Challenging Habitat Blog

Puppies are happiness!

You may well ask … It’s one of my favourite oak trees on my walks, sun shining through branches, seen through a shard of cobalt blue ‘night soil’ glass washed out of the abandoned daffodil fields in Silver Valley by recent rain.

Sometimes it is useful to look at life through a different lense.

Strictly socially distanced by length of paddles and exercise on the water can be a very enjoyable event.

It’s almost a mini-adventure!

Can you tell an oak from a chestnut, wild cherry from a beech or ash and a holly from a hazel, by just looking at the bark?

How about the difference between young and mature trees?

For some species, it’s not that easy, and when I tried on my woodland walk today, I also looked at the growth habit, shape of branches, dormant leaf buds and yes, the dominant leaf litter around its base.

Featured image: a young holly

I can’t believe it’s been five years since David Bowie died… January 2016.

Thank you BBC for celebrating his life and music this week!

It’s a great pleasure to hear how other people relate to his work and to feel transported to my teenage days of total abandon in his music.

Featured image: “David Bowie Street Art” by Observe The Banana is licensed under CC BY-NC 2.0

It is good to see that the public is reminded of the importance of small freshwater bodies for biodiversity by the Helen Briggs at the BBC:

Having created a wildlife pond in my own garden this summer, I have been astonished by the arrival of invertebrates, mollusks and birds within the first few weeks and months of its existence and the colonisation of pond margins with a variety of mosses, ferns and wild flowers.

Pond beetles whirling in my wildlife pond, November 2020

If you have a little space, I’d strongly encourage you to introduce water into your garden – a tiny space a couple of metres across will add a beautiful dimension to the experience of your space and it will support wildlife, such as newts and birds. It can be such a pleasure to watch evolve, get kids involved and learning as your wildlife pond matures…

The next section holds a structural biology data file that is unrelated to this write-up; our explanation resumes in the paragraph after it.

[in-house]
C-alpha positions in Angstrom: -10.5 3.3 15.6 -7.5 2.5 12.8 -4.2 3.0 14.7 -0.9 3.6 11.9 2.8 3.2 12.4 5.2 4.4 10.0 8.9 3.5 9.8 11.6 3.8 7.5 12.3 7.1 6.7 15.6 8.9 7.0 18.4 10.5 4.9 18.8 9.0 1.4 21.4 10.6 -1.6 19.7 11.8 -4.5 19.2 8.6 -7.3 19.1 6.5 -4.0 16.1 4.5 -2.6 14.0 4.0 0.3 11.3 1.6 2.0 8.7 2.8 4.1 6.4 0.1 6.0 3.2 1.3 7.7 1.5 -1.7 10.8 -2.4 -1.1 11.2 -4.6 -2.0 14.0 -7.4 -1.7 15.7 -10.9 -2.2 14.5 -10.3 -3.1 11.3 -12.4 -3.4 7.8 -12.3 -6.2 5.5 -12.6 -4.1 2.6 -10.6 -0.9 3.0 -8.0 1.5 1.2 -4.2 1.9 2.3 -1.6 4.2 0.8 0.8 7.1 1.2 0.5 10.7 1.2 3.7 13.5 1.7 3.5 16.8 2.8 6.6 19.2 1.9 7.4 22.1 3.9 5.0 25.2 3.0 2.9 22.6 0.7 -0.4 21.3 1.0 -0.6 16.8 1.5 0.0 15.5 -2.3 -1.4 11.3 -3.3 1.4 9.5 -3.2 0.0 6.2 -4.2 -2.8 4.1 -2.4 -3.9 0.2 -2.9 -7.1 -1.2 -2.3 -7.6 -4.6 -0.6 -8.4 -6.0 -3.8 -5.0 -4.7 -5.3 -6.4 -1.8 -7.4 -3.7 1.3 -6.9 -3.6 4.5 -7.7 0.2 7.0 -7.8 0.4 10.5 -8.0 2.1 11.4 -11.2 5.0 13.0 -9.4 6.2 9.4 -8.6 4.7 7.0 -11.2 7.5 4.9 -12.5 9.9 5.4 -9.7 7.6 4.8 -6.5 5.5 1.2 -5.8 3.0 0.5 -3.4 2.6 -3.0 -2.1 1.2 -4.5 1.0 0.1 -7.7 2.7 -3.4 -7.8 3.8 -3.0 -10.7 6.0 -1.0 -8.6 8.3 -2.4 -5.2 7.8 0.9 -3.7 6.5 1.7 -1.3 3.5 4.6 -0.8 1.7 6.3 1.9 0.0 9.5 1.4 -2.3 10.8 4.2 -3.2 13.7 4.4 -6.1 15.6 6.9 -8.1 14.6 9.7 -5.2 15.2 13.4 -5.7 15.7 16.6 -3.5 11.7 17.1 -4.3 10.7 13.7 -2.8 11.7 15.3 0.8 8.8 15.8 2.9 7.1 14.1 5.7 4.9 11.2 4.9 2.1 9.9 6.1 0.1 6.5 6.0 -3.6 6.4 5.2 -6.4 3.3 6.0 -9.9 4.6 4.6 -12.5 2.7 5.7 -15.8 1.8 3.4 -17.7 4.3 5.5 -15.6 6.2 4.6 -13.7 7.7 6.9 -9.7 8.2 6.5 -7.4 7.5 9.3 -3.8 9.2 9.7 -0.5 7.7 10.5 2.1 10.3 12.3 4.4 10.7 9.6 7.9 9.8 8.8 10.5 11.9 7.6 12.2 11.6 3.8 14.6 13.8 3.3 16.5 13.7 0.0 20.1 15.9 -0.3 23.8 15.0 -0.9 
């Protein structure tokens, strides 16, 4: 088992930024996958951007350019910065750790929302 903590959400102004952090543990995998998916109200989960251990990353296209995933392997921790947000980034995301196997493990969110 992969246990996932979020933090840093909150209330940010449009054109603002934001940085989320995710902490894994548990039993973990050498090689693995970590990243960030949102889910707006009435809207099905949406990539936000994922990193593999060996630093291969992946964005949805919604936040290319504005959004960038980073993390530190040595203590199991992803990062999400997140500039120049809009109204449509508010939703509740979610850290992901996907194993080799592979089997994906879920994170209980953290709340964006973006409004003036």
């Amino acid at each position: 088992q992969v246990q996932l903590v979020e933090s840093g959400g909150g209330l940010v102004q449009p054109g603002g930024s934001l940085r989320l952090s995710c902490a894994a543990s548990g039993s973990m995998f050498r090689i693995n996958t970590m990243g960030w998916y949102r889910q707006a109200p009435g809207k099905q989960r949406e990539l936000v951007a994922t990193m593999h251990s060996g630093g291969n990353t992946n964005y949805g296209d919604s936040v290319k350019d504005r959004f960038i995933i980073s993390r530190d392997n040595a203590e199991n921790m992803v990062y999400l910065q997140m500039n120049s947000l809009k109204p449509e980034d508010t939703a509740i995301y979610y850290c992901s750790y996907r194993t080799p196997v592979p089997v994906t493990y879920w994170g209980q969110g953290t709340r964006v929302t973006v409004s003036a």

I also sincerely hope that the protection of water courses on farmland and common land will be high on the agenda in coming years.

Now for something slightly different:

The Pelican of London’s very own tradition – the Great Egg Challenge!

The challenge: free fall drop of an egg from the main mast while maintaining its integrity.

Plenty of different designs disguising the padding techniques, and of course, we won’t reveal what works and what doesn’t – that would give the game away.

Mizzen Watch: Eggbert – apparently, he’s been on the ship all along?!?!

Darwin 200 Team: Stew presenting Eggward the chicken in a dry bag.
The Bosun’s department: Connor presents with no frills and in no time!
The entrants have arrived at the first platform of the main mast.
The Mate Tamsin measures the distance with precision.
Some entries look better after the event than before…

Judged on design, presentation with egg references, team work, distance hurled and egg integrity after the drop, Fore Watch won!

Sadly the moment of glory was short lived…why eggsactly will remain a secret until you eggsperience the Pelican’s Big Egg Drop yourself!

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